Teleglaucoma is the future, but there is a need for clearer regulation by government agencies and medical entities, as well as for studies to further demonstrate the cost-effectiveness and safety of teleglaucoma strategies at a global scale.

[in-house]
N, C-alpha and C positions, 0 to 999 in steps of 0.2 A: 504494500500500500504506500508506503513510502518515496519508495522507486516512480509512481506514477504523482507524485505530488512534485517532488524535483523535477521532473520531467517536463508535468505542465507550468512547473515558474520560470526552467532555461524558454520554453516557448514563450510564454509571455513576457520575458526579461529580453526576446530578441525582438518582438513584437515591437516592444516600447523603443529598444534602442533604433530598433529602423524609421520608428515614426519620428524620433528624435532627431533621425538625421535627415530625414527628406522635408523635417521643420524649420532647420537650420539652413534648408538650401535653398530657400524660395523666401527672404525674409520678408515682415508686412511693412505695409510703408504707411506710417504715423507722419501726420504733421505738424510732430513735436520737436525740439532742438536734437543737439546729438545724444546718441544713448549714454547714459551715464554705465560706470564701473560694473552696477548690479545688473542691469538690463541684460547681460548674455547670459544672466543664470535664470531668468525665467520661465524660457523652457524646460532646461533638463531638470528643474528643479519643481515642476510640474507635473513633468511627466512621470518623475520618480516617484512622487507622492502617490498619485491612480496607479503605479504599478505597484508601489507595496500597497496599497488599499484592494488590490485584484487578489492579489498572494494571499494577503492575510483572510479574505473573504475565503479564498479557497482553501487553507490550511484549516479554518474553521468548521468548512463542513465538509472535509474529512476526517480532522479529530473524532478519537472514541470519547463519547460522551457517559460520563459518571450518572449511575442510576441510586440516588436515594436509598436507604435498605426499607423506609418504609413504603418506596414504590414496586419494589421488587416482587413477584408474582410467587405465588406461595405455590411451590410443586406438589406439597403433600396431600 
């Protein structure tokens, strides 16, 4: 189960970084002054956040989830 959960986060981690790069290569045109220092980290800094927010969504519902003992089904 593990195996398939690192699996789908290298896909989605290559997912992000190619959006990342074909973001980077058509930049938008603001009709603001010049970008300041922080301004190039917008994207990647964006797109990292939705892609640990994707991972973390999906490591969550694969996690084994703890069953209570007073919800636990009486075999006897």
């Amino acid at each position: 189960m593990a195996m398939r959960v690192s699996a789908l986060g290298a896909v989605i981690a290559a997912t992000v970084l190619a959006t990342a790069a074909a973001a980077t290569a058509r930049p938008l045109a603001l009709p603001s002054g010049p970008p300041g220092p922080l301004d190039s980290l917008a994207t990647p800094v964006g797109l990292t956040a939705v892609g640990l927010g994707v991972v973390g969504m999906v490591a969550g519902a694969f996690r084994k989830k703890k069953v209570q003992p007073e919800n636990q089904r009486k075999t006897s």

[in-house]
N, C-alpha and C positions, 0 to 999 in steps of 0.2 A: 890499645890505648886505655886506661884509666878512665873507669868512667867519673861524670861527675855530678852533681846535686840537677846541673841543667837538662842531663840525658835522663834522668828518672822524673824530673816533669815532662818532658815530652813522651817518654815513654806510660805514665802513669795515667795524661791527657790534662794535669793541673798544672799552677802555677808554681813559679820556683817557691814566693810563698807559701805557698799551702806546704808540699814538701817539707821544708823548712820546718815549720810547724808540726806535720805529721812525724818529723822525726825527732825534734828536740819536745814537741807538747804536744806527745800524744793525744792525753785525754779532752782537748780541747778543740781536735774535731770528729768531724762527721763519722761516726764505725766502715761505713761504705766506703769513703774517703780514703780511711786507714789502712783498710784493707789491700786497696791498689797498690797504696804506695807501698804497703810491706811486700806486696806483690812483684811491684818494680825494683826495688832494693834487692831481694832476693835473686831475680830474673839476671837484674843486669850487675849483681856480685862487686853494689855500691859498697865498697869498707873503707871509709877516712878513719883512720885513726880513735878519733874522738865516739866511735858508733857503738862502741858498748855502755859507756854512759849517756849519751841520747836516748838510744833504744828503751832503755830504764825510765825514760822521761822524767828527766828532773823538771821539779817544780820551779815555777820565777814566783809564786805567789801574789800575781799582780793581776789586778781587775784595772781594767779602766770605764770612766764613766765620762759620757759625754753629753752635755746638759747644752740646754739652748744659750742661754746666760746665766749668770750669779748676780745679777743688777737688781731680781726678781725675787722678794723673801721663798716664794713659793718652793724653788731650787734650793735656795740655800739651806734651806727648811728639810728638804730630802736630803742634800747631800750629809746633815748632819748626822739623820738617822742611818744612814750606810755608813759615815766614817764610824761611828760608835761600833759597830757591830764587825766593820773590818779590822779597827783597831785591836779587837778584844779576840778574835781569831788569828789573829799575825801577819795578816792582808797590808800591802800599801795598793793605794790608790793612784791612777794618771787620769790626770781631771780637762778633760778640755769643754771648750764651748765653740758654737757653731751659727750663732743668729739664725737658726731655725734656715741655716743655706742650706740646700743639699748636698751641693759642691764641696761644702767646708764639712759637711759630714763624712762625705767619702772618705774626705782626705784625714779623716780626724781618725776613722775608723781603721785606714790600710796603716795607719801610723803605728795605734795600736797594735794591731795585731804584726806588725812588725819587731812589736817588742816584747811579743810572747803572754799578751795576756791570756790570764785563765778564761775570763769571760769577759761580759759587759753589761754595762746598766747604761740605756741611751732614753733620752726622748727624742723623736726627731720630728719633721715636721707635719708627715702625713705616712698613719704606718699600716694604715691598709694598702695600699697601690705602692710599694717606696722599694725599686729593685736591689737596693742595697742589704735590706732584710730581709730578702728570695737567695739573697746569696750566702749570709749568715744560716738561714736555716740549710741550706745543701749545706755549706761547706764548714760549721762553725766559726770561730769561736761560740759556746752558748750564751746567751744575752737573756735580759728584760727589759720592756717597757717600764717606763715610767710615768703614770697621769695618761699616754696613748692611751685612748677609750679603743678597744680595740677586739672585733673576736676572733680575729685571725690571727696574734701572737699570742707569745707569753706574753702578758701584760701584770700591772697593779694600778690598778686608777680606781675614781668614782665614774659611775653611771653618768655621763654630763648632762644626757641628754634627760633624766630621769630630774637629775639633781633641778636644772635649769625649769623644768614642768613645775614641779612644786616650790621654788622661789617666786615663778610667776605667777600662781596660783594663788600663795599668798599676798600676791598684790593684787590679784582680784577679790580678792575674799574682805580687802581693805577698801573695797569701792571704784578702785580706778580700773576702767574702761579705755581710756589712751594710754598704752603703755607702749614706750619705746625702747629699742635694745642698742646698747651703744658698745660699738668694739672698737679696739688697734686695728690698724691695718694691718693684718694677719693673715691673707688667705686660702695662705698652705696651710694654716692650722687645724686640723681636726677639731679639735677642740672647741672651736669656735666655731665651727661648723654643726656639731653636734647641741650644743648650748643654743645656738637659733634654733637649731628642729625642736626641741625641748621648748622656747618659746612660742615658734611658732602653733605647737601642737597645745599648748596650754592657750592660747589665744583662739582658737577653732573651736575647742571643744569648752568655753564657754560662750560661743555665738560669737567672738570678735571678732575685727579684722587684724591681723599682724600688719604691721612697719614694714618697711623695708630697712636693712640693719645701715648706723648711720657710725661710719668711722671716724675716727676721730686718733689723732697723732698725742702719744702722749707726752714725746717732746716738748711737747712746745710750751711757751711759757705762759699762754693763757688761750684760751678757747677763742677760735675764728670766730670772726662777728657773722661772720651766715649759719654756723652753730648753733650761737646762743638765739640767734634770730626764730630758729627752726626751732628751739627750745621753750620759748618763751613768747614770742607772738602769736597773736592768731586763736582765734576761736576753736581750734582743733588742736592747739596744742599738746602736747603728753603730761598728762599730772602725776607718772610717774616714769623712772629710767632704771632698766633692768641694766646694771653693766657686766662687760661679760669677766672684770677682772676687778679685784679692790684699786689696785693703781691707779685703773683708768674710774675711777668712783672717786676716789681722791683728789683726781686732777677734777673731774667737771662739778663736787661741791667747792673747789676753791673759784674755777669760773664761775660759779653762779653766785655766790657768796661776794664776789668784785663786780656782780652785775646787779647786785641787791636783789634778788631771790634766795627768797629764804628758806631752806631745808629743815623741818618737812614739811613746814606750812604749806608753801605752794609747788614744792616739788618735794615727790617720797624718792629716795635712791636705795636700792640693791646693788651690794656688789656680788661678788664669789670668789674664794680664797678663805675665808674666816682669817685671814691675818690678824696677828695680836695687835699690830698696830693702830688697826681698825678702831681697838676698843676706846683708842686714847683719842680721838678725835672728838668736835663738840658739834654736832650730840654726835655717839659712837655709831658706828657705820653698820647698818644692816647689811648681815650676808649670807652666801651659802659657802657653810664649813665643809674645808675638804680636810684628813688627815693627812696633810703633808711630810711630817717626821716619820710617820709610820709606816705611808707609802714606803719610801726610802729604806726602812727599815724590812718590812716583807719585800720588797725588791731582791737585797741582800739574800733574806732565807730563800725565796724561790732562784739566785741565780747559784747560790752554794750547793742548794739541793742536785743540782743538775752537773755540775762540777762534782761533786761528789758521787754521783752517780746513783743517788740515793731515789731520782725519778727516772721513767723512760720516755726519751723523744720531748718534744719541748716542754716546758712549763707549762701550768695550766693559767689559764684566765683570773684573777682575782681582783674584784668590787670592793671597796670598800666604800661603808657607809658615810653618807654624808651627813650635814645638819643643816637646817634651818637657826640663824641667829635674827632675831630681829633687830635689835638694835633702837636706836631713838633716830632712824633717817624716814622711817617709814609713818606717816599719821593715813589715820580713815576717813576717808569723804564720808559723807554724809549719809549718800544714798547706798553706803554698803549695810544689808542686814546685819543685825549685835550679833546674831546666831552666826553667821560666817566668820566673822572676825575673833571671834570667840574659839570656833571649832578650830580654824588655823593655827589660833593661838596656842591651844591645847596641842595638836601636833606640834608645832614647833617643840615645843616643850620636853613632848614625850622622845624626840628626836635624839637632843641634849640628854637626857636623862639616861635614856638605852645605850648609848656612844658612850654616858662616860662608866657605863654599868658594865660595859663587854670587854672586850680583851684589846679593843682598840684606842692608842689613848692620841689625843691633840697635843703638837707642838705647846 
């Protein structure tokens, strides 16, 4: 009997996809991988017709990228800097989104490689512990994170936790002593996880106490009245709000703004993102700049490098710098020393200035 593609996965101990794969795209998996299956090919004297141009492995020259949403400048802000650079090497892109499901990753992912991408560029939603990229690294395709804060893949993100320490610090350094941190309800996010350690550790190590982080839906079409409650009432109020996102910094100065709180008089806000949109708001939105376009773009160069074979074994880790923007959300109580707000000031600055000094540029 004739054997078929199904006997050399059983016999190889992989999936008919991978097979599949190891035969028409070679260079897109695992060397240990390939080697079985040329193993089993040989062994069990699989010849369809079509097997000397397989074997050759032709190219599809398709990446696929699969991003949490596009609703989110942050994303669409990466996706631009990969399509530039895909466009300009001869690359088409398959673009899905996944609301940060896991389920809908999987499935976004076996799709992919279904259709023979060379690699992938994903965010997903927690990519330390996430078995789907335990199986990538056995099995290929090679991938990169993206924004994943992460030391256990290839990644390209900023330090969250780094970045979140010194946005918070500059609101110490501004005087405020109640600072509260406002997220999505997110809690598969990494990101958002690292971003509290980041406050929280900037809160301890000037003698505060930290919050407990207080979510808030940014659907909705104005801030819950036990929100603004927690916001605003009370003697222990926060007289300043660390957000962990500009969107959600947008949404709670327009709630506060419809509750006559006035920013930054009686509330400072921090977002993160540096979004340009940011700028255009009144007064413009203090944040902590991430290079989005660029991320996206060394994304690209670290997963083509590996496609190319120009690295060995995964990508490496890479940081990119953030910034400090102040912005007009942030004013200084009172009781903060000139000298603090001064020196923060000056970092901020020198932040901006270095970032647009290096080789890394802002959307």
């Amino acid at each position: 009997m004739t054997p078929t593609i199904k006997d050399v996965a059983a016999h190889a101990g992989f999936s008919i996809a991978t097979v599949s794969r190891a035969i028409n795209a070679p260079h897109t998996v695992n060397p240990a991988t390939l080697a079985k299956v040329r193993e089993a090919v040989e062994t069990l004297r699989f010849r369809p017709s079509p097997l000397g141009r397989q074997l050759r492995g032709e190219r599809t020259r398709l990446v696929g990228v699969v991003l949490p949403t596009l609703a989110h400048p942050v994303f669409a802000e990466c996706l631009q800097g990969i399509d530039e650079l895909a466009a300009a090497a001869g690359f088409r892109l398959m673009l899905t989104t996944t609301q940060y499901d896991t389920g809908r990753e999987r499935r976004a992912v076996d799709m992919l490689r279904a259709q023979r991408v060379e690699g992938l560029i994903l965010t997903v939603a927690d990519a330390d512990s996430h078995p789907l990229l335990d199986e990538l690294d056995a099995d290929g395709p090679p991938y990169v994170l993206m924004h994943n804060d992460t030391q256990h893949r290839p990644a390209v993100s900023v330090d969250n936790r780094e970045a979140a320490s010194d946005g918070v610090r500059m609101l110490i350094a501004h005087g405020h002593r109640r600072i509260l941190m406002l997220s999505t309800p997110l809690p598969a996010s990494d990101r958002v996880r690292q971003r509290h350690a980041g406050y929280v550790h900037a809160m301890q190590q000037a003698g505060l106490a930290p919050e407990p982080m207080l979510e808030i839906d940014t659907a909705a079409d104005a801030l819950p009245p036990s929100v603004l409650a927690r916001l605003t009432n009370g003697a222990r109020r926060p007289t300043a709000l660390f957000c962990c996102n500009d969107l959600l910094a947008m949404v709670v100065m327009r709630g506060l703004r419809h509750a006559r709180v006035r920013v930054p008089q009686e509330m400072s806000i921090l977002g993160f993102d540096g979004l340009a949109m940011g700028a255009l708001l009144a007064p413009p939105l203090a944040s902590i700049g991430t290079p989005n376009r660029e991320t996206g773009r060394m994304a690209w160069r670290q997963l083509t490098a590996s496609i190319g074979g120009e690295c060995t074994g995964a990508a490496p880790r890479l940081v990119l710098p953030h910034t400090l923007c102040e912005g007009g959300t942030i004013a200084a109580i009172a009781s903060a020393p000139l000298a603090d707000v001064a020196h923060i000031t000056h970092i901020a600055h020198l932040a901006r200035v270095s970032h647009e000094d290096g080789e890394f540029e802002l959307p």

The coronavirus disease 2019 pandemic drastically impacted global health, forcing institutions to provide alternative models of safe and reliable health care. In this context, telemedicine has been successfully used to overcome distance barriers and improve access to medical services. Teleglaucoma is the application of telemedicine to screen and monitor glaucoma, a chronic and progressive optic neuropathy. Teleglaucoma screening aims to detect the disease at an earlier stage, especially in high-risk populations and underserved areas, also identifying patients who require more urgent treatment. Teleglaucoma monitoring seeks to provide remote management through virtual clinics, where classic in-person visits are replaced by synchronous data collection (clinical measurements) performed by non-ophthalmologists and asynchronous review (decision-making) by ophthalmologists. This may be employed for low-risk patients with early disease, improving health care logistics, reducing the number of face-to-face consultations, and saving time and costs. New technologies may also allow home monitoring of patients in teleglaucoma programs, with the addition of artificial intelligence methods, which are expected to increase the accuracy of remote glaucoma screening/monitoring and support clinical decision-making. However, for the incorporation of teleglaucoma into clinical practice, a complex system for collection, transfer, flow, and interpretation of data is still necessary, in addition to clearer regulatory markers by government agencies and medical entities.